- anatomy and physiology
- ethology (behaviour)
- ecology (how they interact with their environment)
A marine mammalogist may choose to work in a specific area, such as research, education, training, or rehabilitation. Some go even further and study only one aspect of a specific species, such as the behavioural interactions of whales. Many marine mammalogists work outside conducting studies in the ocean and wetlands, often relying on equipment such as scuba gear, sonar devices, video equipment, computers, robotic instruments, boats, traps, and nets. Researchers collect and analyze data, design studies, supervise research assistants, write grant proposals, and publish study findings in professional journals.
Fishery biologists study fish for various reasons: to increase the number of endangered species; to decrease the number of overpopulated species; to help conserve natural habitats; to understand how fish respond to diseases (in hopes of finding medical cures for humans); and to see how the environment affects the life cycles of fish (urban development and industrial waste can negatively affect various fish habitats).
Some fishery biologists collect samples and document statistics while on a boat. Others conduct experiments in fish hatcheries or near streams and lakes. Marine fishery biologists focus on fish that live in the ocean while fishery limnologists work with freshwater fish.
Marine biology is a learning and research field, and many marine biologists, therefore, work in coordination with universities and other educational institutions. In fact, many marine biologists are also teachers and professors during the winter months when less work is being done in the field. An academic career starts by obtaining a Doctorate before moving on to research assistant, lecturer, and professor.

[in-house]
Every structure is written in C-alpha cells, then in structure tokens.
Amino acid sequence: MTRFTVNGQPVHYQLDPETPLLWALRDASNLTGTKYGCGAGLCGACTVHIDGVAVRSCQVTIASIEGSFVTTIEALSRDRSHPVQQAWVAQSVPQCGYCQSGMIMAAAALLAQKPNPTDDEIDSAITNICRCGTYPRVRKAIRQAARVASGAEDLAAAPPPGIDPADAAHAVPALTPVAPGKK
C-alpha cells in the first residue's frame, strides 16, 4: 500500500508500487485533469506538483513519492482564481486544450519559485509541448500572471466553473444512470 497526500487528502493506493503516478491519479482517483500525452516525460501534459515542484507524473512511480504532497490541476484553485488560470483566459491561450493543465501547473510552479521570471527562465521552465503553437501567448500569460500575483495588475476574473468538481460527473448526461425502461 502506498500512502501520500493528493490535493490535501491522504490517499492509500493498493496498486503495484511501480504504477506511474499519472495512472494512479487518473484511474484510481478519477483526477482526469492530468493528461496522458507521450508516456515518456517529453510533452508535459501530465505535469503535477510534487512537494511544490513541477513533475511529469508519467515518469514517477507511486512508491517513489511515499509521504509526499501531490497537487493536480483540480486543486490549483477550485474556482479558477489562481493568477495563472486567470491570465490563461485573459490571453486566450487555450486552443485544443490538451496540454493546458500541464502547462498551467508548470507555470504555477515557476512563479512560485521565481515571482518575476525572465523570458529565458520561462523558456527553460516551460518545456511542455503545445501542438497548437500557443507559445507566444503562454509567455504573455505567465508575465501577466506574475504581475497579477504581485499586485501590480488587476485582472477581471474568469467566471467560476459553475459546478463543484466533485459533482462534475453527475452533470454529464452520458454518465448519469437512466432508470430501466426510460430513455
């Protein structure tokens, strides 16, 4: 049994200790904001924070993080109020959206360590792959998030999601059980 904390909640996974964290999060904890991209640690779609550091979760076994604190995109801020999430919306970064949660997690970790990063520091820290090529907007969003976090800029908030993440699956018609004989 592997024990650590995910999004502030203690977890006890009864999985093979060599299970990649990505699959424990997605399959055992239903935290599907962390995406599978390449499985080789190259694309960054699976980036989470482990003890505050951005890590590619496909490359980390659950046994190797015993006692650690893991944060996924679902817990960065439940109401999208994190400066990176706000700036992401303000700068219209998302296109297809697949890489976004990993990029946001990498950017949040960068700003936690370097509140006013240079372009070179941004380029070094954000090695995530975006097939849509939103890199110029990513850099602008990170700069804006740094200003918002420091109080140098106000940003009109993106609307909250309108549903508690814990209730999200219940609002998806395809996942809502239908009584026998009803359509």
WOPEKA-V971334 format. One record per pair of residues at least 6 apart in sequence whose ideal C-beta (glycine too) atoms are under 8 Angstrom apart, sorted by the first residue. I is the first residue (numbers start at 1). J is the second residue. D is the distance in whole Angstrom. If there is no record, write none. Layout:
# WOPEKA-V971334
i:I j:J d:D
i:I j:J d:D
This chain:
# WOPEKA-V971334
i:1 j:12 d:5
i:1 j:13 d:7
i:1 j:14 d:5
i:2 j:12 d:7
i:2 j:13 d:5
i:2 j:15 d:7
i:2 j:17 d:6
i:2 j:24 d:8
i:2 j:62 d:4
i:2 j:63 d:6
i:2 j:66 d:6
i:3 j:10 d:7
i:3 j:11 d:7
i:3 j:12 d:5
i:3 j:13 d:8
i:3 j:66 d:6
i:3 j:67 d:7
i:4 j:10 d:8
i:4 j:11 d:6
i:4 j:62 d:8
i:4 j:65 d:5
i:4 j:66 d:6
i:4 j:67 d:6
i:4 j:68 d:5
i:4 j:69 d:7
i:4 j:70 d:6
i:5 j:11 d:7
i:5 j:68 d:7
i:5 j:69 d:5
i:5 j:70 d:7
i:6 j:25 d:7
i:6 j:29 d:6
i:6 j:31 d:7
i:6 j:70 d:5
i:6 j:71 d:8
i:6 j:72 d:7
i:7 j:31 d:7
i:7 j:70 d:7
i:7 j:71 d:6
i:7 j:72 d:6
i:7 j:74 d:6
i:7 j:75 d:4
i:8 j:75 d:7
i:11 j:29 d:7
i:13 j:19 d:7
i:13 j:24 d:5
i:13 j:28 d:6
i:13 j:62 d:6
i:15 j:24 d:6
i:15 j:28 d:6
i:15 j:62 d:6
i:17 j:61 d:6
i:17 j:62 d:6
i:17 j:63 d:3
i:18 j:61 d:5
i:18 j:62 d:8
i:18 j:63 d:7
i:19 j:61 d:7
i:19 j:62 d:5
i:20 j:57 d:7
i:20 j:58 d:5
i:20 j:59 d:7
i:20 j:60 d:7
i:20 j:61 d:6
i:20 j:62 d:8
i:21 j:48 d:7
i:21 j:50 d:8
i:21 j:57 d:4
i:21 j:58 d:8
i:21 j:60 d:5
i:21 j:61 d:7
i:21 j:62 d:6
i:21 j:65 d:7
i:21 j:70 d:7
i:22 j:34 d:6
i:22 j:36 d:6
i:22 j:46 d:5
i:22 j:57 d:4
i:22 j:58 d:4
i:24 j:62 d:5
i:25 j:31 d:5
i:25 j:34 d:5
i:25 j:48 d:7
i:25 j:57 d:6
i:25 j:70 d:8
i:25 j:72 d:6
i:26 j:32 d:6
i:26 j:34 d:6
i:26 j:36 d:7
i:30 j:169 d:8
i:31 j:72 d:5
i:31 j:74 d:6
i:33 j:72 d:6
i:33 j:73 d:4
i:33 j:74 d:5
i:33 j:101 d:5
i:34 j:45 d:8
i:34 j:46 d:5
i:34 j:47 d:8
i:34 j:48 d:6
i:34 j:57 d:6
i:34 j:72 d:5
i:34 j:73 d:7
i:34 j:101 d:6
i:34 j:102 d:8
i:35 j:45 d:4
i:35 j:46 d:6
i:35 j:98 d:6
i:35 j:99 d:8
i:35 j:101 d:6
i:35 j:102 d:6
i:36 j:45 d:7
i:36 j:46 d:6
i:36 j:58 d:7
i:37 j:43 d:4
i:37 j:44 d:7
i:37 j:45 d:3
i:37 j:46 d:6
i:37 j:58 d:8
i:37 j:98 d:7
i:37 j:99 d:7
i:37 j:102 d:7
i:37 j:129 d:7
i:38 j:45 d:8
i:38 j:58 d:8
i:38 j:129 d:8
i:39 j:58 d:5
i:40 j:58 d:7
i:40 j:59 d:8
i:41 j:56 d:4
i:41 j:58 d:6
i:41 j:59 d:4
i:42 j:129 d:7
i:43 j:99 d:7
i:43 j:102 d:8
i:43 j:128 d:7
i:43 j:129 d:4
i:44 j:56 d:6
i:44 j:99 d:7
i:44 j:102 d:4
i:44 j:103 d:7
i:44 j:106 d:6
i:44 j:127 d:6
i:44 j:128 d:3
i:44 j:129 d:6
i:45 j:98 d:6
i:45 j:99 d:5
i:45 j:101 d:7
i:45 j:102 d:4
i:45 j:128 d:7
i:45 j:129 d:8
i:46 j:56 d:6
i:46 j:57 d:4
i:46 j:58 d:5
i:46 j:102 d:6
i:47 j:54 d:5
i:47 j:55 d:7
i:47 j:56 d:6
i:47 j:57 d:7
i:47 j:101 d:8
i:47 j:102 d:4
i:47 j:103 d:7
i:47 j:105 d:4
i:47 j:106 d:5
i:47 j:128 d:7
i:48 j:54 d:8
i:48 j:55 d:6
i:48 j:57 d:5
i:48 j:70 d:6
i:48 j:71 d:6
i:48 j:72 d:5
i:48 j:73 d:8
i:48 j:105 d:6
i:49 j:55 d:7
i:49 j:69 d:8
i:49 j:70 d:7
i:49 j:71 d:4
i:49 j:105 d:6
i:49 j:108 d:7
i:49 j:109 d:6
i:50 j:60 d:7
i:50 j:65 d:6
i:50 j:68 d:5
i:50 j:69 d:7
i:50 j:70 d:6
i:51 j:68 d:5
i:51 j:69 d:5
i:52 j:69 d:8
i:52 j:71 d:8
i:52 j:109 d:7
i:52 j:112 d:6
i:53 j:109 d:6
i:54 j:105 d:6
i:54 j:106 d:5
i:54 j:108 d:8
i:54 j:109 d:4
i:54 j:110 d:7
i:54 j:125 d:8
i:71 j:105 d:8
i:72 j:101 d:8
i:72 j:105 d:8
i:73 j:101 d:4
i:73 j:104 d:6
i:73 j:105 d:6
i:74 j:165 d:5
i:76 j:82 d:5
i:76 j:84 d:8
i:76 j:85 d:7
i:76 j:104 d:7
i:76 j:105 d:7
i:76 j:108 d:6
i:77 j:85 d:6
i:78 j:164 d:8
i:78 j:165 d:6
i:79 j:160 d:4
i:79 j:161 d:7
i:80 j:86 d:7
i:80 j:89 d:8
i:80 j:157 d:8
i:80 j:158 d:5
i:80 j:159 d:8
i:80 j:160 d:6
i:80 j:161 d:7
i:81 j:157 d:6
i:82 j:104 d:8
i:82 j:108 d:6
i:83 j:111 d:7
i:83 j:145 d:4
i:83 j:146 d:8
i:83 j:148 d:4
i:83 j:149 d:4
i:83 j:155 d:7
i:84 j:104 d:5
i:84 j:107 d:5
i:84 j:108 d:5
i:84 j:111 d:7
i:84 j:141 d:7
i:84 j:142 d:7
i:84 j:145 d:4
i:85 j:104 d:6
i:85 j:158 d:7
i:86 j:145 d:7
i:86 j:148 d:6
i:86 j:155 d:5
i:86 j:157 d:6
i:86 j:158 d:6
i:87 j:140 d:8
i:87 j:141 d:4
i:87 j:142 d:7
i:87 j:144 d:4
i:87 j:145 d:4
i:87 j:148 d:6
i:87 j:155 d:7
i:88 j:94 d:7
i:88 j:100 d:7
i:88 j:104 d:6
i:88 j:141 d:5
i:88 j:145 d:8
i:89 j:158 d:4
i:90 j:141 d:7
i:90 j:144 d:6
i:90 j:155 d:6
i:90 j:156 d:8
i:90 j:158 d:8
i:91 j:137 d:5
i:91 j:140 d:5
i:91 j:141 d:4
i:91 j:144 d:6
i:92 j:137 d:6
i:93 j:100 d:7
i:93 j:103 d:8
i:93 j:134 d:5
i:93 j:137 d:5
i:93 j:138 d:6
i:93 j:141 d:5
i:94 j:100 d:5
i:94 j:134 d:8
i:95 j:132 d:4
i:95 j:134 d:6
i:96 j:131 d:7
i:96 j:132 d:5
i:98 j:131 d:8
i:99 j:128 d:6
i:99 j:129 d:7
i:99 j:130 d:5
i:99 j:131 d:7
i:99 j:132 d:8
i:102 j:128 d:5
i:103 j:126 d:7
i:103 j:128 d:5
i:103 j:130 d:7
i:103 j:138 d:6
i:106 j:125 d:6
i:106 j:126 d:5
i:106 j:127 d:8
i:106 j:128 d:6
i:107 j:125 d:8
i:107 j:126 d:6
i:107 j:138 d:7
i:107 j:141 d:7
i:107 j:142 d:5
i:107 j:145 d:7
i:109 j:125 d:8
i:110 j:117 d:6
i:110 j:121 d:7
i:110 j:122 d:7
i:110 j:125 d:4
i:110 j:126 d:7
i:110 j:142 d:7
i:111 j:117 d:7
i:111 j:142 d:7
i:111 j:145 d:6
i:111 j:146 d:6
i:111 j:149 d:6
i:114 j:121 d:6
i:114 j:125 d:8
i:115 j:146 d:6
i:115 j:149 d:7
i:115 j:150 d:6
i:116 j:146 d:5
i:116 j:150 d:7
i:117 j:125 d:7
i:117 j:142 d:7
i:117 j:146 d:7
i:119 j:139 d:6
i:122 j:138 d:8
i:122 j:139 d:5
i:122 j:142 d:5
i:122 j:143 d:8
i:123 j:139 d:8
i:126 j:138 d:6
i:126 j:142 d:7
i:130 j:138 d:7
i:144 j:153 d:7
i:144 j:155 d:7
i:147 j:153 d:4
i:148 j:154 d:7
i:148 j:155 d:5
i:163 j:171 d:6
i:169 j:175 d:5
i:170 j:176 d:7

What is the workplace of a Marine Biologist like?
Oceanography centres, laboratories, aquariums, research boats and vessels are some of the possibilities for field workplaces. It would not be unusual to find a marine biology graduate working in a tide pool, a swamp, a mangrove forest, a coral reef, or any place on earth that supports marine life. Travel to interesting places is one of the possible perks for a career in marine biology.
Laboratory work could involve working directly with the federal government, or the Environmental Protection Agency (EPA), or on behalf of a university's research program. Virtually every body of salt water on the planet is being studied by marine biologists, from the Caribbean seas to the arctic ocean. Nonprofit organizations are also a major employer for marine biology graduates since they fund studies and research projects for commercial products. Drug companies conduct marine research as well, as marine life is often at the cutting edge of research.